Will You Make The Same Mistakes About Aging That Your Parents Did?


Millions of us are middle aged or older, caring for aging parents and other loved ones who can no longer be independent. We see how they decline, whether slowly or sometimes rapidly after some accident or episode. The last part of their lives does not look so great. Chronic illness, doctor visits, loss of ability to do what they used to enjoy and depression about it can all be in the mix. Do we have to do the same as they did?

What We Know Now That Parents May Not Have Known

For many people, aging is thought of as a matter of luck. Good genes or bad ones, they believe. And for so many of our aging folks, there is a sense that there is nothing much one can do about that luck. That can be true for some, though it it far from the whole picture. Science tells us a different story. It’s only about 30% or so genetics that determines how we age. We know much more about the aging process now than we did a generation ago. What’s different? We have solid research on how to prevent or delay the declines that lead to disabling illnesses. The good news—a lot of chronic illness is preventable. The “bad” news—it takes work to do this prevention!

Our Typical Habits

Most Americans do not get the exercise we need to stave off the worst of age-related decline. “I don’t have time” is the most common excuse. But it is merely that, an excuse. The truth is that exercise, even the mild variety, takes effort. Indeed, more effort is needed to walk for 15 minutes than to watch TV for the same amount of time. We hear this from the medical researchers who study aging. We hear it from our own physicians. But we stay on the couch because it’s just easier. However, there is a price tag attached to easy. It is inevitable, progressive health decline as we get older. Are you willing to pay that price? Many thought leaders in aging research believe that exercise is the single most important tool we have to protect us against dementia, heart disease and all the other chronic illnesses aging brings to the majority of us. If you see it in your own aging parents or other loved ones, take heed. You are not an exception to the aging process. Every human being who lives past middle age must experience age-related changes. We can’t stop aging but we can direct a lot of how it happens to us.

Then there’s food. Some doctors call what we generally eat the “standard American diet” (SAD). And the long term effects are indeed “sad”. There is more and more evidence in competent studies that informs us that the SAD is directly related to specific age-related declines in just about everything. That includes dementia, which most of us fear. Imagine that if you chose to work at prevention, you wouldn’t get dementia, even if a parent or both of them had it. You could vastly increase your odds of avoiding it.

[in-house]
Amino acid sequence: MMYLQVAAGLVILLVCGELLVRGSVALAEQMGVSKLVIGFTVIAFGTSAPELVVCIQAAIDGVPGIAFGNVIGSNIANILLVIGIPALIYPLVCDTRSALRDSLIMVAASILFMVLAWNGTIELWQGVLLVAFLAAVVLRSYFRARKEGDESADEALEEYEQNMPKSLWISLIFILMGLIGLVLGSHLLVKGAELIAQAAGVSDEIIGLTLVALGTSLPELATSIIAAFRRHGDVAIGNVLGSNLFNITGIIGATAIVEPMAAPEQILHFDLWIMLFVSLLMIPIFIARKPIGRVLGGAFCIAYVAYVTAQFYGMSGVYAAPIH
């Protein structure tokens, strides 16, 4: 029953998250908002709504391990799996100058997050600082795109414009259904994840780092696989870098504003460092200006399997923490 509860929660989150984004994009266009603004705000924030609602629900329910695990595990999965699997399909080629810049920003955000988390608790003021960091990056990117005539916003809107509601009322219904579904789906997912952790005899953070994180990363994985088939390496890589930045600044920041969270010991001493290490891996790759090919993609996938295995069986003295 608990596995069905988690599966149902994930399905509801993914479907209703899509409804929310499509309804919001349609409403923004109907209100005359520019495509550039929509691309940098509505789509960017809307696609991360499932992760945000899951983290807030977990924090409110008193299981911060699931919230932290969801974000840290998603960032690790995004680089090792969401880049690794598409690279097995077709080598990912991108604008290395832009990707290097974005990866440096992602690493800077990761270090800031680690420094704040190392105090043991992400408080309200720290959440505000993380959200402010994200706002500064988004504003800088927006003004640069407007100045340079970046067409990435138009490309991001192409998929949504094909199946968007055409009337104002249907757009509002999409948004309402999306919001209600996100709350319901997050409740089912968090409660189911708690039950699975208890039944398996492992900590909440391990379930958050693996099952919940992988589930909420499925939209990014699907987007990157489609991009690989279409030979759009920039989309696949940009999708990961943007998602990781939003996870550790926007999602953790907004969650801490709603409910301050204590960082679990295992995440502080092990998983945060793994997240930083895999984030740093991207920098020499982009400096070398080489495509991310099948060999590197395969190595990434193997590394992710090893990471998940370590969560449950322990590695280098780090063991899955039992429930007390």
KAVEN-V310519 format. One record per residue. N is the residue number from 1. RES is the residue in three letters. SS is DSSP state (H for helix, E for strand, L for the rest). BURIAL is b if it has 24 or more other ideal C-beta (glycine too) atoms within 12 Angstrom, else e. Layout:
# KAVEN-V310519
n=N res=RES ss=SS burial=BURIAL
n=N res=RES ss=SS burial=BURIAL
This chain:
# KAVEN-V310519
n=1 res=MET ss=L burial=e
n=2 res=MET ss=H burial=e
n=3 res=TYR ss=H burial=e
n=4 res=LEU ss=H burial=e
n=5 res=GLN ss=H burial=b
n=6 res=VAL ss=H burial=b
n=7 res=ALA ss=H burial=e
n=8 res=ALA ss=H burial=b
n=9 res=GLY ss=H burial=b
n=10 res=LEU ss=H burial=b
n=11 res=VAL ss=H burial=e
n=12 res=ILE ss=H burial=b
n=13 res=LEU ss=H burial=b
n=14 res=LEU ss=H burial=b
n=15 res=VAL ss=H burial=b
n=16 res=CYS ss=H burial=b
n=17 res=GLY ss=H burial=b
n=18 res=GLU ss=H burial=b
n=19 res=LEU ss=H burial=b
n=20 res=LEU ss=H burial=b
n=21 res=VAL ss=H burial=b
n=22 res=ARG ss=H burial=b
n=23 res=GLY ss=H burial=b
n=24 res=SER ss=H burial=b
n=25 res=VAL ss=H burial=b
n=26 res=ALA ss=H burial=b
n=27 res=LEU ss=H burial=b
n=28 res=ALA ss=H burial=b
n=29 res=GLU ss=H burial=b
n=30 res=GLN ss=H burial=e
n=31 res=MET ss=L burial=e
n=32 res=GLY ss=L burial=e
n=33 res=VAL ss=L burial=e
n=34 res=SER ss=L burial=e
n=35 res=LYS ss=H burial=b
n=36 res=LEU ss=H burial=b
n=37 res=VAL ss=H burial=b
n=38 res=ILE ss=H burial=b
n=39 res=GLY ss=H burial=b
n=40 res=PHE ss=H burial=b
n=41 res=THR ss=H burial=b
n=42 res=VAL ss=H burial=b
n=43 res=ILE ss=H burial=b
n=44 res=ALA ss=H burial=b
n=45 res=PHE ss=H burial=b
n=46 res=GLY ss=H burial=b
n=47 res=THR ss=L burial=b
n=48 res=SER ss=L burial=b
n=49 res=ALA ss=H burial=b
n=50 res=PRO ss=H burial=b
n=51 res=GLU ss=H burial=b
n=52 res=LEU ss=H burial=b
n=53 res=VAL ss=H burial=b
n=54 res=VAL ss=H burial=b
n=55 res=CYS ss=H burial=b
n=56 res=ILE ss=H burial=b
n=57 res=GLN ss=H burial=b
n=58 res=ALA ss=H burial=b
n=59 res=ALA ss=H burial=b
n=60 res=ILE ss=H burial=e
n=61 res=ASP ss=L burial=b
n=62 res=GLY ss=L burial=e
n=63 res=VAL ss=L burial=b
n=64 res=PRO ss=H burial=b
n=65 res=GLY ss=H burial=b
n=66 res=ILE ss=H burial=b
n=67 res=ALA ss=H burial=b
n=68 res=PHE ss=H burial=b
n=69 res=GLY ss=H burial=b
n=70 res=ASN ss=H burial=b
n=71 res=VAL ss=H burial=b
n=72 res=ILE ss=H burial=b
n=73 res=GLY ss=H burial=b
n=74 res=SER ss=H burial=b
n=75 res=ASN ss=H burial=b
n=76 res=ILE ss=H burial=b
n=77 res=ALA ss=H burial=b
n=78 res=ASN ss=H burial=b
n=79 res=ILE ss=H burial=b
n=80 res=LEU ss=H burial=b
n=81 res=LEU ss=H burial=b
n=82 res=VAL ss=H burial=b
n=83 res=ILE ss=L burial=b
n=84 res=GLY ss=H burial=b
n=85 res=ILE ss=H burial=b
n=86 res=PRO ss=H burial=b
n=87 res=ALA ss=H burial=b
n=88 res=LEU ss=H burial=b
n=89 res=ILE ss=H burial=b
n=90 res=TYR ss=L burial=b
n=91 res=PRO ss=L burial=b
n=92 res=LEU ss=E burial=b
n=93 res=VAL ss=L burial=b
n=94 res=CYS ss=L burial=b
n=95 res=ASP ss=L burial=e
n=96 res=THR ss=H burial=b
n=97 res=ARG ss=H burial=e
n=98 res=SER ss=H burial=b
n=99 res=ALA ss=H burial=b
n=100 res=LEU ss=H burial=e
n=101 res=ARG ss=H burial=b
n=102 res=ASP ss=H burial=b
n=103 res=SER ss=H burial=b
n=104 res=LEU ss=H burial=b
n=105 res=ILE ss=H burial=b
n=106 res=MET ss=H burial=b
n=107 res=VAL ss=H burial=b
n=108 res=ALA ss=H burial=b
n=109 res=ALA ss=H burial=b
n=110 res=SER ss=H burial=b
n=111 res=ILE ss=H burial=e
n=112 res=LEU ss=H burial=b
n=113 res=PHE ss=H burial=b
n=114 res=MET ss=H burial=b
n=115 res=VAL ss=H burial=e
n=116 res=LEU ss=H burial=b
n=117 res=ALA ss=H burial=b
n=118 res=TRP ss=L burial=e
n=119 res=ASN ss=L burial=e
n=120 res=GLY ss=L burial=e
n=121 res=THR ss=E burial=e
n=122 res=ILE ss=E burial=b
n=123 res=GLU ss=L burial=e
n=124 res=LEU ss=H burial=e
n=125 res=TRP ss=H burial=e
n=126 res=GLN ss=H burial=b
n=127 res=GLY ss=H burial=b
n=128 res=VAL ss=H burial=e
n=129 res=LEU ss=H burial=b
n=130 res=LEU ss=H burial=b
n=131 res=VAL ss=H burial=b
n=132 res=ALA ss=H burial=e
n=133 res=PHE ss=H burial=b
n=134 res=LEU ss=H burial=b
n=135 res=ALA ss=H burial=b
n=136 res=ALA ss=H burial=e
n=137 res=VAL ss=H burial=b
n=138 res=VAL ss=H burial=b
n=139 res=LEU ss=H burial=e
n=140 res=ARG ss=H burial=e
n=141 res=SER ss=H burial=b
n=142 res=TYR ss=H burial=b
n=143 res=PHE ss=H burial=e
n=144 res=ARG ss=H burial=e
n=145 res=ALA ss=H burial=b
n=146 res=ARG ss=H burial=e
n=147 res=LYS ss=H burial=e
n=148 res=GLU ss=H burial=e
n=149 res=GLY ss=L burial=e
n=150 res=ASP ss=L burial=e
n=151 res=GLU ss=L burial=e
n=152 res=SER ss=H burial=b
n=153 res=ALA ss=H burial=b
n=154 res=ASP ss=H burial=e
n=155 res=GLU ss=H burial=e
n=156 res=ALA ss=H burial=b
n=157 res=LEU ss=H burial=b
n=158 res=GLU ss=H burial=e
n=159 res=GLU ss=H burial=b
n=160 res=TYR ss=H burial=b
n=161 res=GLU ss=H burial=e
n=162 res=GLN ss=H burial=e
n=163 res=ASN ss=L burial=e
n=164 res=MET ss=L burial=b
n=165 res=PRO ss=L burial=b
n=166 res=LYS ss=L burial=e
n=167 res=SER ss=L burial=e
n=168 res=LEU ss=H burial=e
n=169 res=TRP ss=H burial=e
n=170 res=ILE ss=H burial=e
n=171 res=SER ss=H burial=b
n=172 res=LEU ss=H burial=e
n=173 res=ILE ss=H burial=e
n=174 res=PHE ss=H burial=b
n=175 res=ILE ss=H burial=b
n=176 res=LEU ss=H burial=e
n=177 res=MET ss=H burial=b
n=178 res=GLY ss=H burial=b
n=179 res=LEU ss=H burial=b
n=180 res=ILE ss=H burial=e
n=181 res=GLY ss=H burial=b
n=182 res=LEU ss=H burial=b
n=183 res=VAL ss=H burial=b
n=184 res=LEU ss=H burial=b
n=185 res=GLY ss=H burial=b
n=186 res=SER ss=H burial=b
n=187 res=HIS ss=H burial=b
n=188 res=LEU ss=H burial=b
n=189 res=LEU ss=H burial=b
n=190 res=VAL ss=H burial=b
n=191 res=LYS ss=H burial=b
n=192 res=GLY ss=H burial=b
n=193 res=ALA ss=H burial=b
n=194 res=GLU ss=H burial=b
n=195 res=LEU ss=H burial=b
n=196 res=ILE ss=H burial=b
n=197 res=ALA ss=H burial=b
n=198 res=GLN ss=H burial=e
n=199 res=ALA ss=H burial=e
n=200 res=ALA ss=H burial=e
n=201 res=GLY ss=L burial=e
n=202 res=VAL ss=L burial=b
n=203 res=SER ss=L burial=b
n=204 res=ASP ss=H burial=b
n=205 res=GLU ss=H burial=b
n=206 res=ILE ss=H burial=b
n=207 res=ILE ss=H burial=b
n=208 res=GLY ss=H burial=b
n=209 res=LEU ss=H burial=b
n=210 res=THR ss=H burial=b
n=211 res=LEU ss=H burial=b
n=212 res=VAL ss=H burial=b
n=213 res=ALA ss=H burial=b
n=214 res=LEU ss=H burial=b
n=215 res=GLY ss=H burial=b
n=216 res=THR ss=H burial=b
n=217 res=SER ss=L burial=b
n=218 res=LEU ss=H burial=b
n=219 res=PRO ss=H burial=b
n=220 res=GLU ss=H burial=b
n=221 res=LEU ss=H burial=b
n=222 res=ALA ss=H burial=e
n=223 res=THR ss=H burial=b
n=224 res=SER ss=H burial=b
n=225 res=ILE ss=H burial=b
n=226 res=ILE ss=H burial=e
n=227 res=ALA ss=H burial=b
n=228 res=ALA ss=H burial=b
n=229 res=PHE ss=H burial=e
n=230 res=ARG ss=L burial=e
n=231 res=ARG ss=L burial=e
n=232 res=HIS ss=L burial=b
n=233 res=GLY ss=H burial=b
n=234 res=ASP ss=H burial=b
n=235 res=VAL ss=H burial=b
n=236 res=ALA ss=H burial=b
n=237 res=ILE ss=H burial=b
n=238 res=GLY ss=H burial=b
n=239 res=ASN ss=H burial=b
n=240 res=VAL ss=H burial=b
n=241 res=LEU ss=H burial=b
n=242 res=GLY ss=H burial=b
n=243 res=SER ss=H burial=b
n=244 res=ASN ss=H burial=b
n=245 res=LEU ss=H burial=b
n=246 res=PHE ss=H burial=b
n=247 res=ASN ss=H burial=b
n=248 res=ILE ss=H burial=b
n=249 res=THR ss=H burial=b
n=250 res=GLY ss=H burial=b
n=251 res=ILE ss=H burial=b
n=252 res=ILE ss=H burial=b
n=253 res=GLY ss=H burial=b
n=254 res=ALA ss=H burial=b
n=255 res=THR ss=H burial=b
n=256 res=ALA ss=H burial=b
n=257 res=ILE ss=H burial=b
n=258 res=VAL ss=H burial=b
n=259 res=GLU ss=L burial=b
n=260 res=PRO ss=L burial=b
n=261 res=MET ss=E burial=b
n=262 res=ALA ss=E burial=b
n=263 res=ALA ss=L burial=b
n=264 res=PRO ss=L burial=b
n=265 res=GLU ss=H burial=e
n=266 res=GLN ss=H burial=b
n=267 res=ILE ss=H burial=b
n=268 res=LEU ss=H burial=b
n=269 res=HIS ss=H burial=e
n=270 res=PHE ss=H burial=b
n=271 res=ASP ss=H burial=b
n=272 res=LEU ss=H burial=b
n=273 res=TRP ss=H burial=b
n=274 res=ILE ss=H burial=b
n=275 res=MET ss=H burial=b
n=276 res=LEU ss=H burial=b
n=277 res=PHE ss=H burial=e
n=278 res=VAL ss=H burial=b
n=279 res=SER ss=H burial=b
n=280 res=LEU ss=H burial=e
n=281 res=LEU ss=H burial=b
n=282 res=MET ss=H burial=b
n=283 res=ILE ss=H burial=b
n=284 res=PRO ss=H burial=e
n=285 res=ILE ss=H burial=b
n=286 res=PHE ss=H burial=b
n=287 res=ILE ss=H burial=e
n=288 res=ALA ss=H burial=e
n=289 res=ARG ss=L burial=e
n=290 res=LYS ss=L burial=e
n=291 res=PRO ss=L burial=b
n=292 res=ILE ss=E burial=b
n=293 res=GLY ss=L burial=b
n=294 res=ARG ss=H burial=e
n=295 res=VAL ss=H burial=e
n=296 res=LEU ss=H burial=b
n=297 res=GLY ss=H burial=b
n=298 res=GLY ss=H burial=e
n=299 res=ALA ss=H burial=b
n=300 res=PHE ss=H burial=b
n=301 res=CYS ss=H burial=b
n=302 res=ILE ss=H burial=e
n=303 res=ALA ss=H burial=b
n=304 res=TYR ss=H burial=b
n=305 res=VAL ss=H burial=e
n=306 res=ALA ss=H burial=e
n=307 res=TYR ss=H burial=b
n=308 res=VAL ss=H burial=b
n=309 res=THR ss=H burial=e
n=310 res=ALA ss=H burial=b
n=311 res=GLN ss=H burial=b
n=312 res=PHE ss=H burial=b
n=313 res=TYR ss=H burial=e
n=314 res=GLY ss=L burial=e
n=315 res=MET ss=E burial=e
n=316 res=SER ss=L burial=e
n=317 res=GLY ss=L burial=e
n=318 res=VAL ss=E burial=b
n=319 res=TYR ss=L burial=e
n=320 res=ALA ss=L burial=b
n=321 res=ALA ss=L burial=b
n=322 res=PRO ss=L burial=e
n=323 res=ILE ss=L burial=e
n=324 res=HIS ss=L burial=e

Life Expectancy

If we live a long time, or at least to the average life expectancy, we don’t want to get there in a miserable state of health. Putting off making a personal choice to avert that misery does nothing. Thinking it through and making a private commitment to take action starting now does make sense.

Sometimes an aging parent is exemplary and does a lot of things right, having their last years go very well with few medical problems. Good, and follow their example. Some rare folks live to be 100 with a slew of what we call bad health habits. They smoke, drink, eat unhealthy foods and carry extra weight. But they are the exception. Look around you. I see many people in their seventies really starting to fall apart physically. How did they take care of themselves in the prior decades? Not well, in almost every instance you can observe.They didn’t get enough sleep. They skipped exercise. They didn’t create a close group of social contacts. They failed to attend to their own mental wellness. They ate whatever they felt like and got too heavy. Now, they take a lot of medications and have a lot of health problems.

Prevention Doesn’t Sell Well

We are a society that wants quick solutions, instant rewards, and someone else to fix us if we get some health problems. Forward thinking healthcare providers are frustrated that their patients do not embrace the concept that they, the patients, do have a lot of control over how their last years are going to look and feel. Preventive health measures are just too much work, the doctors and others hear. But are they really too much work? Is it too much to do a brisk walk three times a week for a half hour, as the American Heart Association recommends? Is it really too hard to give up any of those highly processed junk foods we eat so often?

The Takeaways

For the majority of our U.S. population, the last part of one’s life is filled with health struggles. Multiple diagnoses, loss of mobility, loss of being able to take care of our own basic needs and the like are all too common. Toward our 70’s, 80’s and beyond, all too many of us have never made a commitment to preventing disease or at least delaying it. However, you can be different. If you are determined to hold onto what you love doing, and to having a full and independent decade or two (or more) after your reach retirement, do what is needed. It will take work, but it’s a job most people are entirely capable of doing. That means, at the very least, get off that couch and get rid of that junk food. You can age differently from those, like many aging parents, who did not do any disease prevention. Look around you and decide what is worth changing in your own life. Your doctor can’t fix your attitude. Only you can do that and make better choices starting now.

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